The above is a decades old football axiom. What you think you see with the naked eye isn't always what the film(video in the 21st century) confirms. Jim Hanifan reminded fans of that tonight on our Rams Rush Hour radio show on My 103.3. The Rams' makeshift offensive line is being pounded by fans and media for the pounding Marc Bulger took Sunday. But Hanny watched the offensive game tape today(as he did hundreds of times as a coach) and says three of the six sacks allowed can be blamed on blocks missed by running backs or tight ends. Three of the sacks resulted from offensive line mistakes. It would be more accurate to say the Rams' pass protection as a whole was poor rather than lay ALL the blame on the o-line.
No one's saying the line played great. But considering that three guys were plugged in at new spots, it wasn't as bad as advertised. Where the o-line really failed according to Hanny is in the running game. He says the five up front were not coming off the ball using solid technique in the run game. That's what he'd be working on first and foremost if he were still in charge of the line.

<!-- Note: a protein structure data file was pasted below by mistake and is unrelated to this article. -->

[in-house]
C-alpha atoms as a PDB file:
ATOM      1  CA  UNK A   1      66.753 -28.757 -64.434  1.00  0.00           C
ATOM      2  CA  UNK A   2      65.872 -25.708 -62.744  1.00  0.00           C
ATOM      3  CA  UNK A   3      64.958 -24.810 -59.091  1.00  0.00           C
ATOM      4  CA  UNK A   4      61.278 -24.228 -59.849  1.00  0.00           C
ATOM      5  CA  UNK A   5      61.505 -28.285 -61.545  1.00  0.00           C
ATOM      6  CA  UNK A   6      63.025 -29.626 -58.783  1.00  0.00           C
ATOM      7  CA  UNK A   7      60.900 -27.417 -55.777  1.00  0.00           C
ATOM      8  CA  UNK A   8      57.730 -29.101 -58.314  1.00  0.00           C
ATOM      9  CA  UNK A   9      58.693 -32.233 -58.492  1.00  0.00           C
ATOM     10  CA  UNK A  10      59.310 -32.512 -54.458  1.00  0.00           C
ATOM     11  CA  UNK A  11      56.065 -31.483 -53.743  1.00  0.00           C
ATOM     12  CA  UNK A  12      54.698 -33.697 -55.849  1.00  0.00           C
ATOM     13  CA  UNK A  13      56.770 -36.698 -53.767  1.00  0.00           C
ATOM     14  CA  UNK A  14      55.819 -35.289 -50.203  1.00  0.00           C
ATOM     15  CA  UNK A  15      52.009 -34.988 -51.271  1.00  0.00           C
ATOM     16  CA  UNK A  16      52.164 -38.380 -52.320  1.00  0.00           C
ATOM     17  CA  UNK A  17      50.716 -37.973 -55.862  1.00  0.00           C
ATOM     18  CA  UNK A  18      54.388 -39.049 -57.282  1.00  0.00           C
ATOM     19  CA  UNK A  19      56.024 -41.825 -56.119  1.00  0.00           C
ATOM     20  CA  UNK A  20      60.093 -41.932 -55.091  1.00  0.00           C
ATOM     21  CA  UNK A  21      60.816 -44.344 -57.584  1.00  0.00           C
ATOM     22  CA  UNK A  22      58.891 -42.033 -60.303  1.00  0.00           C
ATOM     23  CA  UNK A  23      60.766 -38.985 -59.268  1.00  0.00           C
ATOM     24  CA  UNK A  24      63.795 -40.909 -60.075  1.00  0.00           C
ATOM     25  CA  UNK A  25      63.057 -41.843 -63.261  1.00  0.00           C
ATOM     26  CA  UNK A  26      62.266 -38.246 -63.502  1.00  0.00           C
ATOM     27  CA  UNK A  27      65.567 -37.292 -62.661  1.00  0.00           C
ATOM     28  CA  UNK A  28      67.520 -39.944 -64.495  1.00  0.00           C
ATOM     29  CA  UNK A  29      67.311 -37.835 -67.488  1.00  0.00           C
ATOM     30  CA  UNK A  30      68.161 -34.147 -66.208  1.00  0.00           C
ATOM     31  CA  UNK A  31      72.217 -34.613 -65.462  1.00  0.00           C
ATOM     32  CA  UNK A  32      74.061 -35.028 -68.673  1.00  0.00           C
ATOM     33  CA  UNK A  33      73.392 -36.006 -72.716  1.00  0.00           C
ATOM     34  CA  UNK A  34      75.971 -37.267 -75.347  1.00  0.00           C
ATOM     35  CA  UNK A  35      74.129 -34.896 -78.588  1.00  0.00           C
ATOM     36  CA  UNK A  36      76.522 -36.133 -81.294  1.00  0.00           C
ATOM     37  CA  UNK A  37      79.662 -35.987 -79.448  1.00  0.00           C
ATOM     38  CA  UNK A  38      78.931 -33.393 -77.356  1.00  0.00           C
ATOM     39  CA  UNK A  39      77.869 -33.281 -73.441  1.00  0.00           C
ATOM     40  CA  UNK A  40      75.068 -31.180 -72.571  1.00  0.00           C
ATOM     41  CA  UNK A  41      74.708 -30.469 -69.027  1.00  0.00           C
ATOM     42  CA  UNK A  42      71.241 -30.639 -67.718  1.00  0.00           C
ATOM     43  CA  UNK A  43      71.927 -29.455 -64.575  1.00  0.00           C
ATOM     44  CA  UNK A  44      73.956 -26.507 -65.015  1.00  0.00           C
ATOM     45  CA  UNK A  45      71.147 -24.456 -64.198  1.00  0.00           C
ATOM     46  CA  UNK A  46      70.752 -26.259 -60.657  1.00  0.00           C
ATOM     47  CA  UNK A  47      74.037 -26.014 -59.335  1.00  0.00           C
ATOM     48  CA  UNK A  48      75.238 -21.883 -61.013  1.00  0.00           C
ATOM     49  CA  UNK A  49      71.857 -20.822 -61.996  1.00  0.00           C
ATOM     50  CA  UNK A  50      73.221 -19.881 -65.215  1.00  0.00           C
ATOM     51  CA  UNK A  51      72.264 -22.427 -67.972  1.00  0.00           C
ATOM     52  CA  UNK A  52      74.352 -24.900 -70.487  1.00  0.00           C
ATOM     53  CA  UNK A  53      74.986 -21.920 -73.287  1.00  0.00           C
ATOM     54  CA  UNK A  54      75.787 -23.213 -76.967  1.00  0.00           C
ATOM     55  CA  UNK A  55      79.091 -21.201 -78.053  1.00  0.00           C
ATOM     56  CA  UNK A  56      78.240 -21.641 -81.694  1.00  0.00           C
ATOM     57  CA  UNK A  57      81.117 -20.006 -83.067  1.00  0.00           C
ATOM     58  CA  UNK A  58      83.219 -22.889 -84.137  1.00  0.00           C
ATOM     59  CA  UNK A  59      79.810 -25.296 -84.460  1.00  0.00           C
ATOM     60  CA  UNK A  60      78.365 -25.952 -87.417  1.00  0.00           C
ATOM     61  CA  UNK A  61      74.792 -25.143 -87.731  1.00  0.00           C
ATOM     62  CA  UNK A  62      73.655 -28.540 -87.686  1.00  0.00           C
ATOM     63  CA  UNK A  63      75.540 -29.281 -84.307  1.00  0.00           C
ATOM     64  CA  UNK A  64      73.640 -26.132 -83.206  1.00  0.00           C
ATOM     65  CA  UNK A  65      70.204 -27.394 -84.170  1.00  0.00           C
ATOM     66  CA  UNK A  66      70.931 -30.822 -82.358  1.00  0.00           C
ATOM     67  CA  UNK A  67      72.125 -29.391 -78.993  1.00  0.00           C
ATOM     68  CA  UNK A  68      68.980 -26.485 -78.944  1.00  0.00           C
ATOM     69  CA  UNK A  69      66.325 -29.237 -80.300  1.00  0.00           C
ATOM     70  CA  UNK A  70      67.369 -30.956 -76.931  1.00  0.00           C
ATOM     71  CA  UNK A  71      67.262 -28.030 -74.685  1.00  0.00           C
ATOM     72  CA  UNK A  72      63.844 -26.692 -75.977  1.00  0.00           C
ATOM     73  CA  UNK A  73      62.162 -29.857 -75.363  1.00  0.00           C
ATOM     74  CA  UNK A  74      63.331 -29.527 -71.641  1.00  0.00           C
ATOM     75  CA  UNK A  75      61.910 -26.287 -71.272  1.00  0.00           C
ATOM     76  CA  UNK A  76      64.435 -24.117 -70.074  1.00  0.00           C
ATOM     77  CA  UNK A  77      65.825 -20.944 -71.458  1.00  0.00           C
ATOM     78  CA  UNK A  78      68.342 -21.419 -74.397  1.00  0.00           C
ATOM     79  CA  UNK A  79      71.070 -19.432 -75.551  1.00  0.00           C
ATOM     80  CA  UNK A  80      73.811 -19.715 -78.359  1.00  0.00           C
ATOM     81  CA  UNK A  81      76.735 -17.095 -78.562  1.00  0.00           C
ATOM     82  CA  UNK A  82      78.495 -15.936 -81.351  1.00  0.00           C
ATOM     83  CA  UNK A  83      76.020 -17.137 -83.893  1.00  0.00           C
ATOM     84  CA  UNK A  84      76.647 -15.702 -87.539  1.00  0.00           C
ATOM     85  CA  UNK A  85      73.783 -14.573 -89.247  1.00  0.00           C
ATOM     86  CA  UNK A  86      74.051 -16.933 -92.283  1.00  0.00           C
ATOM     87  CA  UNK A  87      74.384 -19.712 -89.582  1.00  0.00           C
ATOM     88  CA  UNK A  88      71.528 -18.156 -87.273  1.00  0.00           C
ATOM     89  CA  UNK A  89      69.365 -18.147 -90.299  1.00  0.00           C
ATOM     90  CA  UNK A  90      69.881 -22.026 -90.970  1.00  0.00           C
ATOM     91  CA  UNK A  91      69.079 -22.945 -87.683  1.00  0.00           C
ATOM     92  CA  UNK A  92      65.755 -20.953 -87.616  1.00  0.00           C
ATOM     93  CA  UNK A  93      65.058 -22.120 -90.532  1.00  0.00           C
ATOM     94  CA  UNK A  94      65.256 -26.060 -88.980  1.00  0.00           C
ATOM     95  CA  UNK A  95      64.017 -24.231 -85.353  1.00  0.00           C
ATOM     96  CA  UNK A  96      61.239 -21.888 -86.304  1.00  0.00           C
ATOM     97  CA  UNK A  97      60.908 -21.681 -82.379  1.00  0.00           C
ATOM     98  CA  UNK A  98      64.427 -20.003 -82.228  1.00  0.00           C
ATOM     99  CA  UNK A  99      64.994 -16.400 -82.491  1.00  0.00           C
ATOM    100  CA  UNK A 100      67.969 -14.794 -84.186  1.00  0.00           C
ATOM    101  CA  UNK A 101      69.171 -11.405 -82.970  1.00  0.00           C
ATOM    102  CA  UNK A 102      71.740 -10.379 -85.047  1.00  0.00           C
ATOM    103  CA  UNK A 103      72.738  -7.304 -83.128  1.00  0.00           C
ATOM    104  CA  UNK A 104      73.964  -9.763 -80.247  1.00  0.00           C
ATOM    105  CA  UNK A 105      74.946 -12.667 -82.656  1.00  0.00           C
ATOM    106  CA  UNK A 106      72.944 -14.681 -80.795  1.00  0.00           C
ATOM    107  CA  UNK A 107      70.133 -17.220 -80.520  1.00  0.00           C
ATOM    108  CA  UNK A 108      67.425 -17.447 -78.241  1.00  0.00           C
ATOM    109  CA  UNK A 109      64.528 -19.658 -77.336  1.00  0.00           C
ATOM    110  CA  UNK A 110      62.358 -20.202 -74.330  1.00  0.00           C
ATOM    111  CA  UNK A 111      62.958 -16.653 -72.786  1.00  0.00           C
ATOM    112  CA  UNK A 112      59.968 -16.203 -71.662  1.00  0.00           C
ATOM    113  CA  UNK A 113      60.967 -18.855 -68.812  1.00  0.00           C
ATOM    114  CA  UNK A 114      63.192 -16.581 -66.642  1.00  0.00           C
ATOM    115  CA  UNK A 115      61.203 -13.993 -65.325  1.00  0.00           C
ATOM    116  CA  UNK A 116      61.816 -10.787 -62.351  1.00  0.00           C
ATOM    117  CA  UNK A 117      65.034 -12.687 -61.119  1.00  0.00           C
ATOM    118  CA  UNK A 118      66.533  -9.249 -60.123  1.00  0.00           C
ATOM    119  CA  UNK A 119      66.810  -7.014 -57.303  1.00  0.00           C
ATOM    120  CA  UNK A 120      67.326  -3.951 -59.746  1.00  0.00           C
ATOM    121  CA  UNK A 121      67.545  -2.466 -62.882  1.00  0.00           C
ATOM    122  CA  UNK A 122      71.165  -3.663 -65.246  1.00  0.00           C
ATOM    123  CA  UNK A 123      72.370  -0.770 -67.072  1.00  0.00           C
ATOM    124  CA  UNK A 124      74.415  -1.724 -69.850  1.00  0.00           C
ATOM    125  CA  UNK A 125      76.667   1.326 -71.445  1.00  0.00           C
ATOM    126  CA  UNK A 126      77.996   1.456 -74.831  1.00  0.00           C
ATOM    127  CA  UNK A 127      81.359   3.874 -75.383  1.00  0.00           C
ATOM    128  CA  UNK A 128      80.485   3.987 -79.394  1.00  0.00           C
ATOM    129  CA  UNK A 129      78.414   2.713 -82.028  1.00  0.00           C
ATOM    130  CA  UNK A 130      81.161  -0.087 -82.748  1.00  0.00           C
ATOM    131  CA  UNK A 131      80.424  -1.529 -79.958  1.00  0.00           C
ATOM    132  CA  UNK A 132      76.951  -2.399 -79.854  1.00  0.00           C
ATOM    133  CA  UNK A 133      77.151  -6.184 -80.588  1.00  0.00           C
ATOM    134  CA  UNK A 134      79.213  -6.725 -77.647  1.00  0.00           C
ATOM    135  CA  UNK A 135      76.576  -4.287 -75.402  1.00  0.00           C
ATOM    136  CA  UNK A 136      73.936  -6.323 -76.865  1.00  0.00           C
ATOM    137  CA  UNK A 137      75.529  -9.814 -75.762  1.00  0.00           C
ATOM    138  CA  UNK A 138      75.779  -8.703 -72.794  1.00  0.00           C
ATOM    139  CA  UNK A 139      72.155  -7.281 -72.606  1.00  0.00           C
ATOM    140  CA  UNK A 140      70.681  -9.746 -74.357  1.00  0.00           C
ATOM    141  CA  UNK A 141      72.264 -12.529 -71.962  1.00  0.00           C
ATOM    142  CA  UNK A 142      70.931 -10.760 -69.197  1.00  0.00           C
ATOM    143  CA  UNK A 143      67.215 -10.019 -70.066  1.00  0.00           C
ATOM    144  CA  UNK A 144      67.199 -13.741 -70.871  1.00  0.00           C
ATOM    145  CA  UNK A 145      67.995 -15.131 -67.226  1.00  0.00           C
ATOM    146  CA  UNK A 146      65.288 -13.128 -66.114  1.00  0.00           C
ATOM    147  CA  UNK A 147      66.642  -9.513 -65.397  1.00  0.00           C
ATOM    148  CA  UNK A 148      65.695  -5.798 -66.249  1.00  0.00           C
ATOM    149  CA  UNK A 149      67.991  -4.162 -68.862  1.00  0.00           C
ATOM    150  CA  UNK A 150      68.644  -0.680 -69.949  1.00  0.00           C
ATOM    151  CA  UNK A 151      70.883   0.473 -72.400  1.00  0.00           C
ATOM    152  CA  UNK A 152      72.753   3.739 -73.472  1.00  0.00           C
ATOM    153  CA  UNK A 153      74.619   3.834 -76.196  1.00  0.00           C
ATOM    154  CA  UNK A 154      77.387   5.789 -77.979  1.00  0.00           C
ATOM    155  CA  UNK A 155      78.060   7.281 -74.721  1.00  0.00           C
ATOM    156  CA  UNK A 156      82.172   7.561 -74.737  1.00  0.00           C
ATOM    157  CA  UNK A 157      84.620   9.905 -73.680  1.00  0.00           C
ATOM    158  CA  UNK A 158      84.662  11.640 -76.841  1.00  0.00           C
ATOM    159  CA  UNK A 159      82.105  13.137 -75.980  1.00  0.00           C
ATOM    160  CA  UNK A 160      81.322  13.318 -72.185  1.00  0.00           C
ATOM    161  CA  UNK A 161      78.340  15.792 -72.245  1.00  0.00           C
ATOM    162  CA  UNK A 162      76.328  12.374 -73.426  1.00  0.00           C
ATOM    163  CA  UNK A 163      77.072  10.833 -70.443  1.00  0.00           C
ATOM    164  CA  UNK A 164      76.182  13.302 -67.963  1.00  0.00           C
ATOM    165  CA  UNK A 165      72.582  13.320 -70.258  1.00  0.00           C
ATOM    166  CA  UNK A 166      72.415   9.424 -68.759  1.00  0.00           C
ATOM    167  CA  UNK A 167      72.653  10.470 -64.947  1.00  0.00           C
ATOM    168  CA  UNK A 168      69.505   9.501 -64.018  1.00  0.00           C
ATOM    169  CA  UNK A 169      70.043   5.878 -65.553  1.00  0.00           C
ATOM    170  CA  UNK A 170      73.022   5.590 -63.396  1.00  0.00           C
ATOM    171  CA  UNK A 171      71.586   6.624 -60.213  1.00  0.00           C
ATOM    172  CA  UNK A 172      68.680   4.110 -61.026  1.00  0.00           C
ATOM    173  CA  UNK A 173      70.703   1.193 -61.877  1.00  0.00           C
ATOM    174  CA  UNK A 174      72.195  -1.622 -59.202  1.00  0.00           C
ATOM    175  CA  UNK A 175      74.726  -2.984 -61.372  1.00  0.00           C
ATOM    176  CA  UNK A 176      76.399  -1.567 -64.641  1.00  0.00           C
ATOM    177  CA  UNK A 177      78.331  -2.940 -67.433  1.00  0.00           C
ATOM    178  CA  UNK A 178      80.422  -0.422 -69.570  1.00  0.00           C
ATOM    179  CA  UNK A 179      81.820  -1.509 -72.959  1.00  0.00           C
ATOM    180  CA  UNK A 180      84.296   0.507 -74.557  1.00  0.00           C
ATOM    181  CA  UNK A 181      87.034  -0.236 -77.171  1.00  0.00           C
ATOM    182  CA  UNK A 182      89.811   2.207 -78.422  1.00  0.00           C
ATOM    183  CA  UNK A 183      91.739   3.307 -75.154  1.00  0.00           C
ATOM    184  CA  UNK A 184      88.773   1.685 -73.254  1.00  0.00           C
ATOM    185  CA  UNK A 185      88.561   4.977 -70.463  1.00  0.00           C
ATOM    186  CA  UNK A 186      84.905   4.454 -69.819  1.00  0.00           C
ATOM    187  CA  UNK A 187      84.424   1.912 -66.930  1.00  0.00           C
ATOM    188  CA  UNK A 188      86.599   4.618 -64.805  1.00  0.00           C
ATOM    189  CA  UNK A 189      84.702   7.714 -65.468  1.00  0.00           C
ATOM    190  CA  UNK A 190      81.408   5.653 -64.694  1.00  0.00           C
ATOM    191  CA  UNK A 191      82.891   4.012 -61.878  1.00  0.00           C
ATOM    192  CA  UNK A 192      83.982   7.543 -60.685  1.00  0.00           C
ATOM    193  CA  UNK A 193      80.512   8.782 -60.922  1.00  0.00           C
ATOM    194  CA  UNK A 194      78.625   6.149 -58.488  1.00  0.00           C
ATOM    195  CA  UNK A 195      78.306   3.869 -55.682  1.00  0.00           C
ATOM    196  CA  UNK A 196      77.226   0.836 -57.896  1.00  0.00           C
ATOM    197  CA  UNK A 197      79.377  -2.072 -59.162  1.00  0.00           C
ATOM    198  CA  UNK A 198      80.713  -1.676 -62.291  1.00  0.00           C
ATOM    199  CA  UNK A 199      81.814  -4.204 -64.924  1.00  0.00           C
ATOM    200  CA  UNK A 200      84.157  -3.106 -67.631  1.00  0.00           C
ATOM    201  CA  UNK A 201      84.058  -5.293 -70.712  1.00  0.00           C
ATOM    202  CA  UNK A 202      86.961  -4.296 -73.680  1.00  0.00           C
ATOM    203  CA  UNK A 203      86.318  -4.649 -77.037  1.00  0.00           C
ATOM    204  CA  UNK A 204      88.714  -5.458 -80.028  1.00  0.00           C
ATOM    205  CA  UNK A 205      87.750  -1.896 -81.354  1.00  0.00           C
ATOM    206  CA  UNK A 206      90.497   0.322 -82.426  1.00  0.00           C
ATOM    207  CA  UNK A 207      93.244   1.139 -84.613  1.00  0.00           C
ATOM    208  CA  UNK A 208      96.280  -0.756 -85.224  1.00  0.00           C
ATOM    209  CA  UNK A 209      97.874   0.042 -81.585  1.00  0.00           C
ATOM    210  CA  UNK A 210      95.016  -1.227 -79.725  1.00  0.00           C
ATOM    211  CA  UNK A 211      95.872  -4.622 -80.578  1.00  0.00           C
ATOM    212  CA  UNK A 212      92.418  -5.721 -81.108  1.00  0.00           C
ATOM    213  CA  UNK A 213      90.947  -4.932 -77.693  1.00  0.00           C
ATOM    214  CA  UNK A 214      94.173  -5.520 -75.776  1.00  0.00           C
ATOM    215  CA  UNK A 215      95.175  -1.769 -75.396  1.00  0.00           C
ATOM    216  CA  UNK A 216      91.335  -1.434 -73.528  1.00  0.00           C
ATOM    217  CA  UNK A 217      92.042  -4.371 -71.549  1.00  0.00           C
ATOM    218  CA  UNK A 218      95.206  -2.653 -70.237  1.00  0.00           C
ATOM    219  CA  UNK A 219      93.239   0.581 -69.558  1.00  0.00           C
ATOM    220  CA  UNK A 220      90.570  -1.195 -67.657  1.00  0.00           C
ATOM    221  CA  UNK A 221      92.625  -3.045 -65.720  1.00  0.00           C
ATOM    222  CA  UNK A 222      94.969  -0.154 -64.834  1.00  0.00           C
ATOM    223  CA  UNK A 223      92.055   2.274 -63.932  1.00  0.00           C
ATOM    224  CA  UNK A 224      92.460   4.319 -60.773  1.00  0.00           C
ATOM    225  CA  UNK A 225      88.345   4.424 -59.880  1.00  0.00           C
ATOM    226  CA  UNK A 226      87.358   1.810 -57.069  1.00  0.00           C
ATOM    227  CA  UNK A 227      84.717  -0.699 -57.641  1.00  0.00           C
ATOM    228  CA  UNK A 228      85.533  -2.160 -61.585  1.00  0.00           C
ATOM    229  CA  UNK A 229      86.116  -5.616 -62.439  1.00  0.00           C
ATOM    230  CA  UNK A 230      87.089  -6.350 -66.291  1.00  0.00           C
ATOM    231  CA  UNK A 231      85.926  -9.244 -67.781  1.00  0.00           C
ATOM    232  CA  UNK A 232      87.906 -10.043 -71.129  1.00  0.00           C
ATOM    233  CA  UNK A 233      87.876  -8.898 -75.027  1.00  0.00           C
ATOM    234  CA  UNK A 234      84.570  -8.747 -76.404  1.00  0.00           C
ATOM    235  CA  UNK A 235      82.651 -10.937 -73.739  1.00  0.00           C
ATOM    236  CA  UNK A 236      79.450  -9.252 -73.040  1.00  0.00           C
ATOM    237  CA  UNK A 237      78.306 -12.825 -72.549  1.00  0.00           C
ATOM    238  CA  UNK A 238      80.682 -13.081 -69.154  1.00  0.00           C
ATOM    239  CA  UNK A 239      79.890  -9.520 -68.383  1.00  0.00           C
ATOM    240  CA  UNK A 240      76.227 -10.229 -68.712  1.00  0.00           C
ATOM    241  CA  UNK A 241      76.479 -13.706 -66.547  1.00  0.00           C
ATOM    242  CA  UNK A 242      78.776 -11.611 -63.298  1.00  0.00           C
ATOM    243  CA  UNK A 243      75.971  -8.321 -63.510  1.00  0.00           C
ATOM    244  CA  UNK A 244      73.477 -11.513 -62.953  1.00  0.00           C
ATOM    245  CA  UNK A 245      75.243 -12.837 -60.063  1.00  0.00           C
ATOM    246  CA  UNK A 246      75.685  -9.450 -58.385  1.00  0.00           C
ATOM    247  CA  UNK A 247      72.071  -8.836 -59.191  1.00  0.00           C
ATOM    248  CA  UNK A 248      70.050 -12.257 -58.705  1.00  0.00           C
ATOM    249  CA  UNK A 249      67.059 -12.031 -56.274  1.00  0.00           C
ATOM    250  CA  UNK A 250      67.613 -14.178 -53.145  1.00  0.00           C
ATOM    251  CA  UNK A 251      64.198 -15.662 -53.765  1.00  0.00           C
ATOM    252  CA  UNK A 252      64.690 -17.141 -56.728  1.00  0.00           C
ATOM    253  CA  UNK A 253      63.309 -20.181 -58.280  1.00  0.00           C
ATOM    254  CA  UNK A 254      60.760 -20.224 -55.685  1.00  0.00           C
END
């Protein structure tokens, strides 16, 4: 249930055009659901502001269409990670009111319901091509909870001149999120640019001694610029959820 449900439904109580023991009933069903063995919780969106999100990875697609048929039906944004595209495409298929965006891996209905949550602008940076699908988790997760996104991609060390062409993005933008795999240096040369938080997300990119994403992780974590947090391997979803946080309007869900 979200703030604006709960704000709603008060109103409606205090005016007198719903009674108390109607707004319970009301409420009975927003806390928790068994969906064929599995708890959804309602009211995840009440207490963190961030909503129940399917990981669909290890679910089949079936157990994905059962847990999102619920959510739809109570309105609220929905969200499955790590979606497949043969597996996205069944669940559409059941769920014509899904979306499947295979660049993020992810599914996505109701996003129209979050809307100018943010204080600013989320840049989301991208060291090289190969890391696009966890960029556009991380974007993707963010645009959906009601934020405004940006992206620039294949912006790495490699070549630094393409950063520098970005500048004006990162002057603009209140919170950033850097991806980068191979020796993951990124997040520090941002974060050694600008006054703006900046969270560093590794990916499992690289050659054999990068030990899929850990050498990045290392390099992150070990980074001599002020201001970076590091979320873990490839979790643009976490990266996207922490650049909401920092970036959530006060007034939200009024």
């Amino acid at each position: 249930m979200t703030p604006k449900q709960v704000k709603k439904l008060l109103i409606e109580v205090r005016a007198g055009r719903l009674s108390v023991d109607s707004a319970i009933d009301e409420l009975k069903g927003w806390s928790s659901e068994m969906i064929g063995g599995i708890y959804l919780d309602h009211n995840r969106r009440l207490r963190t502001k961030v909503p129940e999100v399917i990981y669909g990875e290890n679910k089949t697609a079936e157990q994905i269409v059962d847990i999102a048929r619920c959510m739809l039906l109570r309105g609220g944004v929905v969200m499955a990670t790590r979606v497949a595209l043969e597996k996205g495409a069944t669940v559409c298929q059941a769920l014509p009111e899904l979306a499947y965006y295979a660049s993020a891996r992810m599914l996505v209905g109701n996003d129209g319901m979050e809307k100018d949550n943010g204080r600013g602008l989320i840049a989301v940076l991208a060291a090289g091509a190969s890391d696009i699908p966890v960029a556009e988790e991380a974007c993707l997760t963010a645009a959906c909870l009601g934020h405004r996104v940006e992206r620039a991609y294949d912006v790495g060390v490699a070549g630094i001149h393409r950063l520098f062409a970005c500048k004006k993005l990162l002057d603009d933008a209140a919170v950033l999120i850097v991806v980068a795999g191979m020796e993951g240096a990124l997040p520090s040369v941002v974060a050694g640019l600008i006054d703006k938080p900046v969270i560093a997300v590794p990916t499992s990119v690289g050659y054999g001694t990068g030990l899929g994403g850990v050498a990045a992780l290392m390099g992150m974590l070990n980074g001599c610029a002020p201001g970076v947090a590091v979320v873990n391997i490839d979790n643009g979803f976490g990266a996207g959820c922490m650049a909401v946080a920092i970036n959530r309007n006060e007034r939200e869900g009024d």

So many guys in the media try to come off as authorities without ever watching a frame of video or knowing what defense a team is in or what blocking scheme was being used. To assess blame to certain individuals without knowing is irresponsible. But it won't change anytime soon. That's one of the reasons I respect Post-Dispatch beat writer Jim Thomas so much. The guy studies video after each and every game. And he talks with Scott Linehan and his assistants about what he sees.
It's fair to draw general conclusions about what you see on Sundays---the defense didn't stop the run, the offense didn't finish drives, etc. But if some are going to act like they know which individuals are at fault, then they should do the appropriate homework before laying the blame. I know, I'm dreaming. But, I promise--if I don't know I won't act like I do and that applies to any sport, not just football. If I ever do, I've got Hanny to answer to. And that's one tough, hardnosed Irishman.